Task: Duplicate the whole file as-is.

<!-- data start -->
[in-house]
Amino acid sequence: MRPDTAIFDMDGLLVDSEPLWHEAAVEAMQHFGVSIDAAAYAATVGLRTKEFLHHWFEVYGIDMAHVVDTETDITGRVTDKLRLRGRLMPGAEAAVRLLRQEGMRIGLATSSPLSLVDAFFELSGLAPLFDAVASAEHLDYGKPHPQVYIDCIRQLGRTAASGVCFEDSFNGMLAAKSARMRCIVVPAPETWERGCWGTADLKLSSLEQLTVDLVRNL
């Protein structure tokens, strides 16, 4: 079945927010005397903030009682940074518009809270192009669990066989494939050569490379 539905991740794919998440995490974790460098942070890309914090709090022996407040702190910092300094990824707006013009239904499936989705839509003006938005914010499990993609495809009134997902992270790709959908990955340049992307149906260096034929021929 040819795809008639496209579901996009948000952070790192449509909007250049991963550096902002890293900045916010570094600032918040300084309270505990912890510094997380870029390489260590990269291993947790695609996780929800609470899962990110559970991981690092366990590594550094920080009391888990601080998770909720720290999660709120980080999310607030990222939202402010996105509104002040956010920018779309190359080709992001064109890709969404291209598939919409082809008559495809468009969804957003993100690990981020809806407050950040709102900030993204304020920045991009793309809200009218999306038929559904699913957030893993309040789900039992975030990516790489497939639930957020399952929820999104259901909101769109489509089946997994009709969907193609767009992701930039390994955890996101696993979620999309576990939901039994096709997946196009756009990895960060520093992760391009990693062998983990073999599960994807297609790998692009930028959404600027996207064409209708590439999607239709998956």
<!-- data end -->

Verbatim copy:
[in-house]
Amino acid sequence: MRPDTAIFDMDGLLVDSEPLWHEAAVEAMQHFGVSIDAAAYAATVGLRTKEFLHHWFEVYGIDMAHVVDTETDITGRVTDKLRLRGRLMPGAEAAVRLLRQEGMRIGLATSSPLSLVDAFFELSGLAPLFDAVASAEHLDYGKPHPQVYIDCIRQLGRTAASGVCFEDSFNGMLAAKSARMRCIVVPAPETWERGCWGTADLKLSSLEQLTVDLVRNL
């Protein structure tokens, strides 16, 4: 079945927010005397903030009682940074518009809270192009669990066989494939050569490379 539905991740794919998440995490974790460098942070890309914090709090022996407040702190910092300094990824707006013009239904499936989705839509003006938005914010499990993609495809009134997902992270790709959908990955340049992307149906260096034929021929 040819795809008639496209579901996009948000952070790192449509909007250049991963550096902002890293900045916010570094600032918040300084309270505990912890510094997380870029390489260590990269291993947790695609996780929800609470899962990110559970991981690092366990590594550094920080009391888990601080998770909720720290999660709120980080999310607030990222939202402010996105509104002040956010920018779309190359080709992001064109890709969404291209598939919409082809008559495809468009969804957003993100690990981020809806407050950040709102900030993204304020920045991009793309809200009218999306038929559904699913957030893993309040789900039992975030990516790489497939639930957020399952929820999104259901909101769109489509089946997994009709969907193609767009992701930039390994955890996101696993979620999309576990939901039994096709997946196009756009990895960060520093992760391009990693062998983990073999599960994807297609790998692009930028959404600027996207064409209708590439999607239709998956």